There’s a great piece at the Iowa Independent today detailing the findings of a study on the effects of marriage equality in Iowa. Amazingly enough, the study found that the state of Iowa has not crumbled into a million pieces, and marriage of all kinds is actually stronger than it was before equality came to that heartland state:
While social conservatives depict same-sex marriage as a threat to married life as we know it, Iowa’s 18-month experience with the newly legalized institution has revealed striking similarities to traditional marriage and no discernible harm to it, according to research by IowaWatch.org.
Moreover, marriage statistics show that female couples made up nearly two-thirds of the same-sex marriages in Iowa in the year after the state Supreme Court ruled it legal in April 2009. Although experts say a single year does not constitute a trend, the disparity is consistent with the traditional way Americans raise children and establish their gender roles early in life. The disparity also reflects similar trends in other states where same-sex marriages are allowed.
The findings are based on more than a dozen interviews with gay couples and national experts, and on an examination of journal articles, marriage statistics, census data, polls and court rulings by IowaWatch.org, a nonprofit website run by The Iowa Center for Public Affairs Journalism.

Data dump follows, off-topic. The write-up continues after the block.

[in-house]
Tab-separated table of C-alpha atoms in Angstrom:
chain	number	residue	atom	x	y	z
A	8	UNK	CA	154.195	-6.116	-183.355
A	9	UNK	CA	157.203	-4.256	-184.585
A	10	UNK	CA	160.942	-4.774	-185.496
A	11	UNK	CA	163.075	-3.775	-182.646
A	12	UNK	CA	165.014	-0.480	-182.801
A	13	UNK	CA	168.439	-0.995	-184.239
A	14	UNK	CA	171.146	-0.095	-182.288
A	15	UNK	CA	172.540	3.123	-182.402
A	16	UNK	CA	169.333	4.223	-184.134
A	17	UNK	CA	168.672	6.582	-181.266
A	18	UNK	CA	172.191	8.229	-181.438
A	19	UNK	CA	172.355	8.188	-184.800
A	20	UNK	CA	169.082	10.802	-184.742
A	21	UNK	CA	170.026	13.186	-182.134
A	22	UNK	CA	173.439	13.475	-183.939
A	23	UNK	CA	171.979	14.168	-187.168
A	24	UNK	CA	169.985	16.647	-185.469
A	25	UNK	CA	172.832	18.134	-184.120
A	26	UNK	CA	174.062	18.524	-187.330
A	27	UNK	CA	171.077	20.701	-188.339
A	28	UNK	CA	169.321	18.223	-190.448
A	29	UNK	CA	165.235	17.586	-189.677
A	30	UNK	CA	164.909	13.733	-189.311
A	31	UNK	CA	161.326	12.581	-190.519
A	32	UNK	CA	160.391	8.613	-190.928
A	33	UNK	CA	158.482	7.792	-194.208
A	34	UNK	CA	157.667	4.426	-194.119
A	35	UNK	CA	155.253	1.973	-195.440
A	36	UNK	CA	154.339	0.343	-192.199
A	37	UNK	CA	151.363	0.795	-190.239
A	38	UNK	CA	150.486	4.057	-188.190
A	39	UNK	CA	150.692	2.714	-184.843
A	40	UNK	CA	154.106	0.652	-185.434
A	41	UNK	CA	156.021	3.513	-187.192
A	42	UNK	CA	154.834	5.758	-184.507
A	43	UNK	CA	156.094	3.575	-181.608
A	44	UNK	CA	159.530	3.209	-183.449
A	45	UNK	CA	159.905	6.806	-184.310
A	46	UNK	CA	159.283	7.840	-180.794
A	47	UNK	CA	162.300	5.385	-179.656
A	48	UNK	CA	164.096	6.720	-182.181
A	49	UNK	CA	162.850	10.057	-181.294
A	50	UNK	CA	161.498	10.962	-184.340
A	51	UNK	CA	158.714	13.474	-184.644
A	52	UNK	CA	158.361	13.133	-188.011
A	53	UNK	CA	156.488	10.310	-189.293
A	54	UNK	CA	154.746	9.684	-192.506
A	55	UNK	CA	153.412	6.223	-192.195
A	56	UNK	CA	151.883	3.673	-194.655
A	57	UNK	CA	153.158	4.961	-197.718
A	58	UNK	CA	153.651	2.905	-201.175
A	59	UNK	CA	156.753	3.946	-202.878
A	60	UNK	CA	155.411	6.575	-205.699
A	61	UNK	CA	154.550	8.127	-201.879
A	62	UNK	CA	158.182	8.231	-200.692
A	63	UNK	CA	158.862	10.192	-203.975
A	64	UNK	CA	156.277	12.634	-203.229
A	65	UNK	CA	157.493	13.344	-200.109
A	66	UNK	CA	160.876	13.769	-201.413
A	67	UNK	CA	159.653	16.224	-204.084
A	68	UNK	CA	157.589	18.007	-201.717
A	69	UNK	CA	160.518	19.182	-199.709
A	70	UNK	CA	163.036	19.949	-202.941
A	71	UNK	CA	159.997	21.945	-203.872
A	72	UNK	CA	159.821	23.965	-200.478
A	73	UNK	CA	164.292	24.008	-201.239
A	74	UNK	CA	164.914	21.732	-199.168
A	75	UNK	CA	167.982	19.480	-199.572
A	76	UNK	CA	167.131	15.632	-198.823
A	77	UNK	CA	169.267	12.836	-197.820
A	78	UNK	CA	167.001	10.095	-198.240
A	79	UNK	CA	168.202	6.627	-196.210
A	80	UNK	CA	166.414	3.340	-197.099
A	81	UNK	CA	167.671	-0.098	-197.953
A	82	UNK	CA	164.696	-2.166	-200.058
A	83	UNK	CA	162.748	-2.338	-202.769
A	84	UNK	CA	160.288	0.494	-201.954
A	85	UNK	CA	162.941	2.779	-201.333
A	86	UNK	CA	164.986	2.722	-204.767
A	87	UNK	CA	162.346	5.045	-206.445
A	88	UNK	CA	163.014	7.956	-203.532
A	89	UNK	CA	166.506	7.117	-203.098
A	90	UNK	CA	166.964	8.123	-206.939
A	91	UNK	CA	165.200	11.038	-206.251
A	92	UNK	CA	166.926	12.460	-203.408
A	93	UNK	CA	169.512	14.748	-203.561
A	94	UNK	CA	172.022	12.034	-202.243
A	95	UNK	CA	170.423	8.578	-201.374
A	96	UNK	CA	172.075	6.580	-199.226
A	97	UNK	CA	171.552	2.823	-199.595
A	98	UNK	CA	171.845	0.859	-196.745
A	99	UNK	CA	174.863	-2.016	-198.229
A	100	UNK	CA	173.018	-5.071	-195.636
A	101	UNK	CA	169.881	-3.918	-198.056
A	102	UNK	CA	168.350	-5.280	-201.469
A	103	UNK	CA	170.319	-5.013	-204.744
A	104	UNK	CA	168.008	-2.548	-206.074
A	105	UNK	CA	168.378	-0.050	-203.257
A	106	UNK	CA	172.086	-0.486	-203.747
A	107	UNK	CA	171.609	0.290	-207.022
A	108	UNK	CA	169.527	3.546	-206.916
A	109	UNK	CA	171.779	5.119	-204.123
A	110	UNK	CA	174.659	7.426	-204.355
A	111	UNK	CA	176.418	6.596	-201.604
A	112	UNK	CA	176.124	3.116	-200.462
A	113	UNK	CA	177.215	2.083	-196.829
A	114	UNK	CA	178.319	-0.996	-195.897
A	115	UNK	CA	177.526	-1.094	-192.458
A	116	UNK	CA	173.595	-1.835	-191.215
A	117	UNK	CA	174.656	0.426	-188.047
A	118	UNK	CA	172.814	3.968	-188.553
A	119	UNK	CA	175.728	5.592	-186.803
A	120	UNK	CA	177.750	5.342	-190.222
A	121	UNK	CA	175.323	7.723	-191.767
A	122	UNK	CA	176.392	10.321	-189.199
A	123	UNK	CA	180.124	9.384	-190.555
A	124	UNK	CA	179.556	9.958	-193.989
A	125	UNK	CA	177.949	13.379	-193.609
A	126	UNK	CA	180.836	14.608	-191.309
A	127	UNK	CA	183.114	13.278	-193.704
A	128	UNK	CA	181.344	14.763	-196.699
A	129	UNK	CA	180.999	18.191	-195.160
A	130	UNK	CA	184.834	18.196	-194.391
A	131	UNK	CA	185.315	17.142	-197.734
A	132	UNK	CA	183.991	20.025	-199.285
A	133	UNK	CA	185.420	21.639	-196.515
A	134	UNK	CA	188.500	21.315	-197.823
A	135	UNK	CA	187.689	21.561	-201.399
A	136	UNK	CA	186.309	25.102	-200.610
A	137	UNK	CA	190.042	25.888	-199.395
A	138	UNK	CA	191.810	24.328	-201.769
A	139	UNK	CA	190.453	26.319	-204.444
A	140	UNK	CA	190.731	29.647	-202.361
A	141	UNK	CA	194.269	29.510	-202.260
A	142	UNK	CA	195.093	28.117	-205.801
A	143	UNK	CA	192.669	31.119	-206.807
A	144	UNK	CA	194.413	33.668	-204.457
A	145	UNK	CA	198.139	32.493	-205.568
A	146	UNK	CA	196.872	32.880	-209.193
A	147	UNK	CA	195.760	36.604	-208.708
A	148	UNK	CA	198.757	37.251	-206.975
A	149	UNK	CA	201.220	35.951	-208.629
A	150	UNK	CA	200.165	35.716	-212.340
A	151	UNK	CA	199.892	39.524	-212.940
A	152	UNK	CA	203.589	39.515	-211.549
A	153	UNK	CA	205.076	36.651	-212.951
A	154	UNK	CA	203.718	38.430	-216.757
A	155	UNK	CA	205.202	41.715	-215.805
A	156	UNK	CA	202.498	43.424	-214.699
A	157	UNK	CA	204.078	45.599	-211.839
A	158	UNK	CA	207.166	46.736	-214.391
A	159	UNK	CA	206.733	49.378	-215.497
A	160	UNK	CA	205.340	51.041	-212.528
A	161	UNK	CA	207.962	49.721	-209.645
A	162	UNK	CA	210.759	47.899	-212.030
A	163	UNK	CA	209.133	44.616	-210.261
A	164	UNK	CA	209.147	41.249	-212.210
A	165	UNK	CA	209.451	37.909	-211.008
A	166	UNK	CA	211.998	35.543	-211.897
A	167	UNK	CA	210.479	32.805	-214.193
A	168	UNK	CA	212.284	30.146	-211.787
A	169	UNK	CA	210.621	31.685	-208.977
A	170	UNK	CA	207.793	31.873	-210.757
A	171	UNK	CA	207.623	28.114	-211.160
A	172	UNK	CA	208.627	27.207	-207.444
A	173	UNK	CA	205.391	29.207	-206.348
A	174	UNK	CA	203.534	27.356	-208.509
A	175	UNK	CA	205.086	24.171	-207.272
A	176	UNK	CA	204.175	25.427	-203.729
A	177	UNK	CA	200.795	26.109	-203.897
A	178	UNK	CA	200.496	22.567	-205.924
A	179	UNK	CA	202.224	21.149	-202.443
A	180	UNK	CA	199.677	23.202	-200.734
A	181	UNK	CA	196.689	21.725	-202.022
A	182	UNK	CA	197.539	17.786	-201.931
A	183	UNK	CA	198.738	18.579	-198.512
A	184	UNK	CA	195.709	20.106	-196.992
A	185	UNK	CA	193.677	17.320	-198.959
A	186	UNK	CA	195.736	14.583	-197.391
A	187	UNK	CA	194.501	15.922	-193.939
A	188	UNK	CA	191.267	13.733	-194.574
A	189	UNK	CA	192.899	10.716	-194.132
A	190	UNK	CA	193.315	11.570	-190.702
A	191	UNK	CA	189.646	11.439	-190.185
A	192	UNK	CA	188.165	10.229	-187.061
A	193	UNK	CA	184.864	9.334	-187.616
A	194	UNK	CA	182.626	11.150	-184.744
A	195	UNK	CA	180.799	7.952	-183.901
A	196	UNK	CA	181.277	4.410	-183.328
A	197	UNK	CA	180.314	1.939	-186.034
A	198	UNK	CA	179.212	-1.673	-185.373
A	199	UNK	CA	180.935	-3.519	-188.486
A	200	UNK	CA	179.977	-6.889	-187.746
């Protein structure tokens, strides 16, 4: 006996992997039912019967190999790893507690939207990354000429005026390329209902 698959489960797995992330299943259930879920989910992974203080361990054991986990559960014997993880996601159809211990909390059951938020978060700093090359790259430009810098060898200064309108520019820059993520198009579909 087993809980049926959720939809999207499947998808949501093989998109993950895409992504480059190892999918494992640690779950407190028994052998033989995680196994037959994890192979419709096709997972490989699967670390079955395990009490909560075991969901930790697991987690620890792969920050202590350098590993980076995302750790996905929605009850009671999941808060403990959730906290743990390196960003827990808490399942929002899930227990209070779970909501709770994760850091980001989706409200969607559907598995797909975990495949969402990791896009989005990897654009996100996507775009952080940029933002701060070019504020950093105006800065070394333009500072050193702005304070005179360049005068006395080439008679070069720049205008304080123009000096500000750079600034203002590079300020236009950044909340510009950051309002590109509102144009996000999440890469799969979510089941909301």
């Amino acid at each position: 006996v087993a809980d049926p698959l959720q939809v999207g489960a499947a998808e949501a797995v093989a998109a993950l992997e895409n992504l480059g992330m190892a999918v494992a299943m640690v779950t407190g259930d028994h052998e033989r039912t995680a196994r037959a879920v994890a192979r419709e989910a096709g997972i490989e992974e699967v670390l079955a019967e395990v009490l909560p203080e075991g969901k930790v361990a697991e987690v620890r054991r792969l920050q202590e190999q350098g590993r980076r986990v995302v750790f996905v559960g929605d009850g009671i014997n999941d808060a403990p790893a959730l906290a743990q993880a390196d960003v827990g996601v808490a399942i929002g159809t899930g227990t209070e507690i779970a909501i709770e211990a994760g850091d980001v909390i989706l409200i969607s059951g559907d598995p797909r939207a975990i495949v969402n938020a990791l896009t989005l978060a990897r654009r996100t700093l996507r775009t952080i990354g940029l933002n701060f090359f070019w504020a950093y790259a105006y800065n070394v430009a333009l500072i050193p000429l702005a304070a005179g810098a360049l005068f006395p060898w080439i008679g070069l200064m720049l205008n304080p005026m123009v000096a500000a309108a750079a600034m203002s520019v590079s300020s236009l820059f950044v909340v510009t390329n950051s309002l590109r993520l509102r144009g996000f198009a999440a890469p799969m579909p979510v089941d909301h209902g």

While Iowa’s rural image conveys conservatism, Iowans are known for their passive, mind-your-own-business brand of independence, which often makes them difficult categorize on the political spectrum.
“I think Iowa is pretty libertarian,” said Mark A. Holbrook, who recently married his partner, Ronald J. Trouten of Iowa City. “A lot of people don’t feel compelled to force their views on others.”
The angst over marriage in Iowa comes after a year in which the state of marriage has made a turn toward statistical bliss: more people got married and fewer split up. Divorces declined to 7,286, to lowest per capita level since 1968, according to 2009 provisional and historical data from the Iowa Department of Public Health.
The health department’s statistics also suggest gay marriage is not a trend on the fringe. Of the 19,204 couples who bought licenses to marry during the year ending March 31, one out of 10 were gay. In Pottowattamie and Johnson Counties, the ratio was one out four. The marriages occurred in 21 of Iowa’s 99 counties.
One out of ten!
The sky is, of course, still falling, but only Maggie Gallagher can see it.
Later in the piece, a strange difference between marriage equality in the United States and Europe is examined — abroad, there are far more male couples married, but in the United States, and especially in Iowa, those numbers are flipped.
It’s all worth a read, so go there.